I recently found out that the back pain I have suffered from for years is actually worse than first thought and is actually arthritis that requires surgery. I’ve had numerous CT injections which aren’t pleasant at all, unfortunately these didn’t work. The doctors then gave me some strong pain killers which worked slightly… but knocked me out. That’s a dangerous thing if you’ve have been down the road that I have with addiction. A very familiar sense of panic would come over me if I didn’t have the painkillers with me, just like if I had ran out of money for alcohol back in the day. I went to the Doctors to explain, but again that bloody pride reared its head again and I couldn’t even tell him what I was feeling and so I walked out of the doctors with a prescription for the drug that 5 years previous I had tried to commit suicide with. I tried it for a week but my head couldn’t cope and I binned them.

In spite of all of that, I am in an extremely happy place right now with so many good things happening. Here’s hoping I can rediscover excitement.

G

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7 Comments

  1. Ryan
    October 23, 2017 / 12:13 am

    Thanks for sharing. I’m in recovery myself and read your blog from time to time. I enjoy your writing. You have a lot going on right now. Many positive things with the new promotion and the new job, but change always makes taking care of yourself that much harder. Remember to slow down and enjoy the good and don’t be afraid to find ways to voice your concerns to others whether it is here through the blog, through recovery groups or a trusted friend. Take care, you’ve inspired many with your journey!

    Ryan

    • grahamwilsonundrunk
      October 26, 2017 / 8:09 am

      Thanks Ryan this means a lot to me

  2. October 23, 2017 / 1:14 am

    Transitions often treacherous, but essential for growth. Enjoyed your description of the cornucopia of feelings that generally go unnoticed when using.

  3. Alicia
    October 23, 2017 / 6:42 pm

    You have come a long way in four years and deserve everything you have achieved. You and Mrs W both. Good luck and lots of love to you both. A new home a new job and lots of love xxxxx

  4. James T
    October 26, 2017 / 7:43 am

    “I thought I was past all these new feelings and the fear that they bring, however, they scare me as much today as they did way back when”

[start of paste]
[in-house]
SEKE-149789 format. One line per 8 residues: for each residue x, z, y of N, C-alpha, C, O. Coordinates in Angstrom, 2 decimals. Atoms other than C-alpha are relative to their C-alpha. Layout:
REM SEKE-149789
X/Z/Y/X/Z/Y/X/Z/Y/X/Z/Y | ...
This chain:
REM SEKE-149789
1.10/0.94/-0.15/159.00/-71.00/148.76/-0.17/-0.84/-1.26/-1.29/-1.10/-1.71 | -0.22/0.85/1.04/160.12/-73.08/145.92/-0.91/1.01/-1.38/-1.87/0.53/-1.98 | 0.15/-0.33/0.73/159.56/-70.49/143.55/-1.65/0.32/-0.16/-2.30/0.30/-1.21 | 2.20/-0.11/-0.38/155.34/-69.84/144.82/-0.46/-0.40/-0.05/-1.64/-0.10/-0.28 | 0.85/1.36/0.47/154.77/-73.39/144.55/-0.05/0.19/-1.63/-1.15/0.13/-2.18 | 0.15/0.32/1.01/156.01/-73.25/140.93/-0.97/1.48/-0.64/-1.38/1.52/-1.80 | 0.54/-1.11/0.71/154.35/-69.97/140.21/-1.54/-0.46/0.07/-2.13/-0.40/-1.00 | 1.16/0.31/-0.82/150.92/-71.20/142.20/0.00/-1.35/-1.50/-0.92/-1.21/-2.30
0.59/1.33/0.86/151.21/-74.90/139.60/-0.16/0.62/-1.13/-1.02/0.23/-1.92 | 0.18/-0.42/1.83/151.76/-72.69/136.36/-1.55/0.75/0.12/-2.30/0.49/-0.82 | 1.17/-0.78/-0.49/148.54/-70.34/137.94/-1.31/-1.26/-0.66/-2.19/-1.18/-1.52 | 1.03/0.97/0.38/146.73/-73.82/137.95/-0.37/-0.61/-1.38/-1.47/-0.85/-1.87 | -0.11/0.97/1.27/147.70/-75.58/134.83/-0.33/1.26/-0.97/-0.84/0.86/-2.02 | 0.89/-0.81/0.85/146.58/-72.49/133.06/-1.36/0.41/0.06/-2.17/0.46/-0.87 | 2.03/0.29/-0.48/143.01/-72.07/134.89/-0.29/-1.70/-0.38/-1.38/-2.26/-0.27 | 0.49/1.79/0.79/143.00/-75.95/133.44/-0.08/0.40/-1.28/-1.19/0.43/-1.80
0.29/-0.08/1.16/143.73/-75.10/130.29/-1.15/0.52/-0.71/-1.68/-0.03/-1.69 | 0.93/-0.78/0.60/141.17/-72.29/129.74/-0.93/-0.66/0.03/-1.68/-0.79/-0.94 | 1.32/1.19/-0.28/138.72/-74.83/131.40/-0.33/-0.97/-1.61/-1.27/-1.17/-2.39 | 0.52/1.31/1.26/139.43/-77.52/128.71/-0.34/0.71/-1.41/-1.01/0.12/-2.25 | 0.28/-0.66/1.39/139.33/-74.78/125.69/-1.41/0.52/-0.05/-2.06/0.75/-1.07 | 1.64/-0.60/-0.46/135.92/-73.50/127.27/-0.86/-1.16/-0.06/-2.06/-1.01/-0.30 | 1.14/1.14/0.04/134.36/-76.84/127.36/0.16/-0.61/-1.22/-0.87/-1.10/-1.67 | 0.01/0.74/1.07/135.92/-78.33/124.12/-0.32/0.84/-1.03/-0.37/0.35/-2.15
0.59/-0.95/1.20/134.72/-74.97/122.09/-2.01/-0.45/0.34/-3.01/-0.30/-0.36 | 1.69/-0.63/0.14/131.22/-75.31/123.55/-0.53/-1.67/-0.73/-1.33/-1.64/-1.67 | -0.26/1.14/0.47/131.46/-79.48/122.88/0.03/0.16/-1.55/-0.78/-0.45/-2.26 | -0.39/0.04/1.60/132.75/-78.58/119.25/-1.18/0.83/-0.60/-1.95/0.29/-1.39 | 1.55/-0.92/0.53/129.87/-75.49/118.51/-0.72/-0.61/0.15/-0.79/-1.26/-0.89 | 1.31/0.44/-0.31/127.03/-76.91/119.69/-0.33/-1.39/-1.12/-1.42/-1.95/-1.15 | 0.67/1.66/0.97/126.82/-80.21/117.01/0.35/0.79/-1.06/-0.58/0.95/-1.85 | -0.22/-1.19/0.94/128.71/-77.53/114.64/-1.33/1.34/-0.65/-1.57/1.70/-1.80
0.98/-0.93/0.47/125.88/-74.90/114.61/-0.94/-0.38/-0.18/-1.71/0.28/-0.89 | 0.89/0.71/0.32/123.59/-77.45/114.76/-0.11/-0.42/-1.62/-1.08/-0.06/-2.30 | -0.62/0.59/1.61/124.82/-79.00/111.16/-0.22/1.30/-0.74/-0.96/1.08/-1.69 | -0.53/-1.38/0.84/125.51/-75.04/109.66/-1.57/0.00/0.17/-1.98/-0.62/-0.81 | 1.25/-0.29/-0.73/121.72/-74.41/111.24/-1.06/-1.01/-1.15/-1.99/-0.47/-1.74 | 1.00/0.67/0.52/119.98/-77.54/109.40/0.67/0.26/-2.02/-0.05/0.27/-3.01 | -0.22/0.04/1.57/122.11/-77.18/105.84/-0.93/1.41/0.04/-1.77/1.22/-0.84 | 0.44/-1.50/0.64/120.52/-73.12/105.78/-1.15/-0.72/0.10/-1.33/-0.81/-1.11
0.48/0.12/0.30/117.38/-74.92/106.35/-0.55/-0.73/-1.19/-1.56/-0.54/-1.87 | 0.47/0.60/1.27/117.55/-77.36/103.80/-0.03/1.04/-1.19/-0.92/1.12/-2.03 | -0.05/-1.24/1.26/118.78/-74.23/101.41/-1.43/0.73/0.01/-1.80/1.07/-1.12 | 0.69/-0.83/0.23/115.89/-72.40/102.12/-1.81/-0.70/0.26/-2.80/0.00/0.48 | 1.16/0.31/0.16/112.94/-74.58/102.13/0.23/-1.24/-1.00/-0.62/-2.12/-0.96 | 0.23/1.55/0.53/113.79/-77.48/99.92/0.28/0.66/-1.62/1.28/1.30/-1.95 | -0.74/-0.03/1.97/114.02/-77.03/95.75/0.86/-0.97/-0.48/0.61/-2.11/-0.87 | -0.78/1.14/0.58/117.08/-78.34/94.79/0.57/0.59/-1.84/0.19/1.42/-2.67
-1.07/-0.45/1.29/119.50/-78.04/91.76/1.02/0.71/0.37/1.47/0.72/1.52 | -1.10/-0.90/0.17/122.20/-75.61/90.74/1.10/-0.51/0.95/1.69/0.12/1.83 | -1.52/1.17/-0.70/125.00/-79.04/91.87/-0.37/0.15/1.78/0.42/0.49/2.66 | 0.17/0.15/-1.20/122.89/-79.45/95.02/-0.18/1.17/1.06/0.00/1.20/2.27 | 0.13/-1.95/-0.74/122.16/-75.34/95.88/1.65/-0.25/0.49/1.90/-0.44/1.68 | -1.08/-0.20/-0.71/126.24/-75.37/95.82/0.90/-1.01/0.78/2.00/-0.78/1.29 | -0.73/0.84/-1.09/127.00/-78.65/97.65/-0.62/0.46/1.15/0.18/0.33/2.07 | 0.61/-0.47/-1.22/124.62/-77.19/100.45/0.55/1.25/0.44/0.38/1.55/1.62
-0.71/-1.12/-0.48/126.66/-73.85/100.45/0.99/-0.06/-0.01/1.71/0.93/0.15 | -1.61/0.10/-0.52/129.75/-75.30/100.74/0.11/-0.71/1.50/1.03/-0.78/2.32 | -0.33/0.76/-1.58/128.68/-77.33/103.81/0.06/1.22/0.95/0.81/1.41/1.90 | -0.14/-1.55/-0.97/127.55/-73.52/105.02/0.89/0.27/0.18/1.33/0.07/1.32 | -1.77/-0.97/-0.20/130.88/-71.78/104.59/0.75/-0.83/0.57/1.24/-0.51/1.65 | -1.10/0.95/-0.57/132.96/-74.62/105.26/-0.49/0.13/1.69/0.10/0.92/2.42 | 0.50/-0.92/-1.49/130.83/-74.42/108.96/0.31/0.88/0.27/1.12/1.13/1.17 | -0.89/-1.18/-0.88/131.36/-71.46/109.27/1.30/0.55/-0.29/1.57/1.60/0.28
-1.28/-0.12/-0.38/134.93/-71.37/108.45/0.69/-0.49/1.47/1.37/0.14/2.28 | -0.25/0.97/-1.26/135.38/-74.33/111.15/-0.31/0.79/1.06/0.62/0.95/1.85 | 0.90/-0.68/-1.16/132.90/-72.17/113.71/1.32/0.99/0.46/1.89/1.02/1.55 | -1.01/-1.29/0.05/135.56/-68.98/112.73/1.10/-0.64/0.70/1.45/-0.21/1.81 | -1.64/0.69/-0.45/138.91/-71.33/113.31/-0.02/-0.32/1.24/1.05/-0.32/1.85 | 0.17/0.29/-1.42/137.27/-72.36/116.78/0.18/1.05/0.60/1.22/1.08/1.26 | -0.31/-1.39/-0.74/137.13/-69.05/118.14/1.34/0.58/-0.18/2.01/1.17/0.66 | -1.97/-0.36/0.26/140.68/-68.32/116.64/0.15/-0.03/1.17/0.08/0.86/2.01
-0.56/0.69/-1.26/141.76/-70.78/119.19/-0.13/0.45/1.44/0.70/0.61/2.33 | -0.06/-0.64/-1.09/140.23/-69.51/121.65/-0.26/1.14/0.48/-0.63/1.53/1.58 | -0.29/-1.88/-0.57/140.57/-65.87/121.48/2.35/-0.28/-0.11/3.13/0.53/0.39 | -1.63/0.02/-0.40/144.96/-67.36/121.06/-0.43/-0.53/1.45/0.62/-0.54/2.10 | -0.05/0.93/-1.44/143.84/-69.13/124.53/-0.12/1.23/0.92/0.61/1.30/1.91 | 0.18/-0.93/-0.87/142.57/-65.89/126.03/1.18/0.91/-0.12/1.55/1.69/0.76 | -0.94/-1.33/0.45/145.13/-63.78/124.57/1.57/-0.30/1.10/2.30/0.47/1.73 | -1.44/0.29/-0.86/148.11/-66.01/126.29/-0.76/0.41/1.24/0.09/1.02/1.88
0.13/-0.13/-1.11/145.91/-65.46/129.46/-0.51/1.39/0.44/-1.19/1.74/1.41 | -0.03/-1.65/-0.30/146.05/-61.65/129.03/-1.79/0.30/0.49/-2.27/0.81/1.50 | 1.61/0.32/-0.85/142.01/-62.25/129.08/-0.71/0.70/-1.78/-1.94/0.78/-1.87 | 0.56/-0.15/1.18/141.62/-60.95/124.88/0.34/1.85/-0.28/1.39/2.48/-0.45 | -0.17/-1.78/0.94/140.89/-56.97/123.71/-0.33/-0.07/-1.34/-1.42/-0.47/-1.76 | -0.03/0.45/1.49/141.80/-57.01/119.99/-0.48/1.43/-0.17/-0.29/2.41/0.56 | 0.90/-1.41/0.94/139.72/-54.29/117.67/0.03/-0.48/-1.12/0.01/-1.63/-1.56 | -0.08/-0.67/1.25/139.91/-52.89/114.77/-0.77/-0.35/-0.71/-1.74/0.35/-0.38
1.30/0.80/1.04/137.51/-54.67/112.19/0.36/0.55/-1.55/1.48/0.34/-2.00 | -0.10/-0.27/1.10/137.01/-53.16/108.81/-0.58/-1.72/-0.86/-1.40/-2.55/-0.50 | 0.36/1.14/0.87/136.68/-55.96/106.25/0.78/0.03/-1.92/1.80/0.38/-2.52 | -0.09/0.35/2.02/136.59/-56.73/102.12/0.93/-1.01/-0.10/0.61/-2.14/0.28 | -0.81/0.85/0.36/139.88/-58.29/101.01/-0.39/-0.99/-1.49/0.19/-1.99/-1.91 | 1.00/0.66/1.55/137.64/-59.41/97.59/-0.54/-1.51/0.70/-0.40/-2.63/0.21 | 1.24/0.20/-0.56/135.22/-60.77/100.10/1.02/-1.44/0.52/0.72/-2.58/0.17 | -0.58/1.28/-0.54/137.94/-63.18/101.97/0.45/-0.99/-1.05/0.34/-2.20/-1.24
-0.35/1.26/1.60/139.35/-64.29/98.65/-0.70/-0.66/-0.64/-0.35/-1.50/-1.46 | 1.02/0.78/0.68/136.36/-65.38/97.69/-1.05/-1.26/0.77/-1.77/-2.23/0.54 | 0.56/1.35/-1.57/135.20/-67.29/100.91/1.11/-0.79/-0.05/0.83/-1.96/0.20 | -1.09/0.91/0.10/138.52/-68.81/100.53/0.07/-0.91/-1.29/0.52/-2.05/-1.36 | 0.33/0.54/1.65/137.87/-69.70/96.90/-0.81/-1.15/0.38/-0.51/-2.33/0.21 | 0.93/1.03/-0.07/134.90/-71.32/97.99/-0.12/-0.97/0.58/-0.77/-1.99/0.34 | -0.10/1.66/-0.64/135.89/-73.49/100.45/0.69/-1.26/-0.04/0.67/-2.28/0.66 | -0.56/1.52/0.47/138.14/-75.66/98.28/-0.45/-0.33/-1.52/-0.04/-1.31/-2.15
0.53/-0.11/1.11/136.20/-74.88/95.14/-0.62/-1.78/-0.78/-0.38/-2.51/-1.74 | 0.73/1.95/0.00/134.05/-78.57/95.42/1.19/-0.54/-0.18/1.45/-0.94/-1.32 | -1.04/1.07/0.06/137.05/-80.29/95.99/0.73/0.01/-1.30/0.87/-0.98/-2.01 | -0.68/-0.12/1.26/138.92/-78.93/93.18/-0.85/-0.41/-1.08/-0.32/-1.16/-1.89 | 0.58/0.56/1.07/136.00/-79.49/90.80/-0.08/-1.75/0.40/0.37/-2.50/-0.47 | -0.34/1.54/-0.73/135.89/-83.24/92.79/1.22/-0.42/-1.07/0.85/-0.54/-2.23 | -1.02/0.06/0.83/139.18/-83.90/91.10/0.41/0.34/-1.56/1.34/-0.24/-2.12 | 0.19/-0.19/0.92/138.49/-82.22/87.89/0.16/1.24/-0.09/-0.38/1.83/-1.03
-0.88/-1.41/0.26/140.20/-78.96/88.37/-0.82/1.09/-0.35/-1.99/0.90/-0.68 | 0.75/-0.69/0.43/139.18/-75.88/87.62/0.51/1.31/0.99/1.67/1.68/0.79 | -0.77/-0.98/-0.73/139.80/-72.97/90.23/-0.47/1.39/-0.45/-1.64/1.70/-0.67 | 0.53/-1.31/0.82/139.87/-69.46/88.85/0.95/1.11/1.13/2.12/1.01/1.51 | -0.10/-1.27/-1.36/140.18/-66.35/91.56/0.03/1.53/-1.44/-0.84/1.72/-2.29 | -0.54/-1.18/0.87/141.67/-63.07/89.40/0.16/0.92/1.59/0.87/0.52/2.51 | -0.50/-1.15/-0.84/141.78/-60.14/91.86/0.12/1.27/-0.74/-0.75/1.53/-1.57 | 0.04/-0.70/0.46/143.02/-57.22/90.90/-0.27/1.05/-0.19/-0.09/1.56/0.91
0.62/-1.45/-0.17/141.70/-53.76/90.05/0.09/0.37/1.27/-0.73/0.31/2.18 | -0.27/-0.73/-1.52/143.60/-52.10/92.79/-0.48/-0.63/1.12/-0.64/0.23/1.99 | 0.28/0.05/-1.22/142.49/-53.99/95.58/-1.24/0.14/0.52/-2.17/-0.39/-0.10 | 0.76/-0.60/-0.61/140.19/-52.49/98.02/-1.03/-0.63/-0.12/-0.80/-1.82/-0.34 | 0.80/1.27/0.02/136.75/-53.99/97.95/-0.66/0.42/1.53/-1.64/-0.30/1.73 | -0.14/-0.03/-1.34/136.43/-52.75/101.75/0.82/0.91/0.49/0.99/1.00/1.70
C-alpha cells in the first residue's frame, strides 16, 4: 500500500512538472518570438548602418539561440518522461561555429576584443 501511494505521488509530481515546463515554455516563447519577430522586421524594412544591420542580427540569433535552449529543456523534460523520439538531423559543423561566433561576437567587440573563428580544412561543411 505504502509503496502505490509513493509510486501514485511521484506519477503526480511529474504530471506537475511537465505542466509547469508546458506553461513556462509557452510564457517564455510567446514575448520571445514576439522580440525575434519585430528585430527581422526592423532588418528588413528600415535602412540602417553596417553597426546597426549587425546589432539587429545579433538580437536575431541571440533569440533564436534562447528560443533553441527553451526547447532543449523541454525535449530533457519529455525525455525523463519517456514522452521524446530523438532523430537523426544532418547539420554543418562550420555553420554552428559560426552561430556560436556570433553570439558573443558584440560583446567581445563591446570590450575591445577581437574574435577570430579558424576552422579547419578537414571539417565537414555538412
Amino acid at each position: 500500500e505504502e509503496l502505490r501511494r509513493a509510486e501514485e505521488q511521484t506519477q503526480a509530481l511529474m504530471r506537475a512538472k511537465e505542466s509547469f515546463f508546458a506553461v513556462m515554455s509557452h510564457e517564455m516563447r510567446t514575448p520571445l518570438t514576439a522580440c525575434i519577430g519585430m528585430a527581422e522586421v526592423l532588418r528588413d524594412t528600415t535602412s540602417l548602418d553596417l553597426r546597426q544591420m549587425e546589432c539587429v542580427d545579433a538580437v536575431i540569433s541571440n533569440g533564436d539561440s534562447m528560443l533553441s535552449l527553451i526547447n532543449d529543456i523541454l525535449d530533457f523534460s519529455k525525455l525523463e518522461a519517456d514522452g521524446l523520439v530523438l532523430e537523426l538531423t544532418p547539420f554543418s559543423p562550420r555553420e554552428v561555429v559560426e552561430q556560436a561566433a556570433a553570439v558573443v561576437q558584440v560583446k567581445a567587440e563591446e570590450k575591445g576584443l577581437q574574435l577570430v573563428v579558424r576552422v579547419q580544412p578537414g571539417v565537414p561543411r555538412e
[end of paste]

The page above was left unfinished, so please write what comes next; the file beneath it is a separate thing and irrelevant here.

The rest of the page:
For me, a very important part of your blog is how your story and your journey shows the human person behind the addiction. I get annoyed at those who have never experienced it thinking it is something that can be cured by the addict toughening up or just stopping. Similar to telling a person with depression to ‘cheer up’, it is insensitive, wrong and misguided.

    This entry emphasises that winning your daily battle of fighting your addiction is on top of the daily battles and mental issues that those of us lucky enough to not have your addiction have to face. Being open and honest about what we are going through with our loved ones or friends is scary and hard, but your experiences and blogs help to remind me of the importance of doing so.

    • grahamwilsonundrunk
      October 26, 2017 / 8:06 am

      Thanks for commenting it means a lot

  5. November 21, 2017 / 1:26 pm

    After meeting you via the blogging group I have to say its great to see your still staying on track and as I read your updates I cannot help feel a bit sad and wish this was a blog my son was doing,, he is spiralling out of control and I have never felt so helpless, nothing I say or do seems to get through to him..your posts give me hope that one day he might turn the corner before it is too late.. Keep up with the good work and congratulations all be it a bit late on your promoting and I wish you continued success in all that your working towards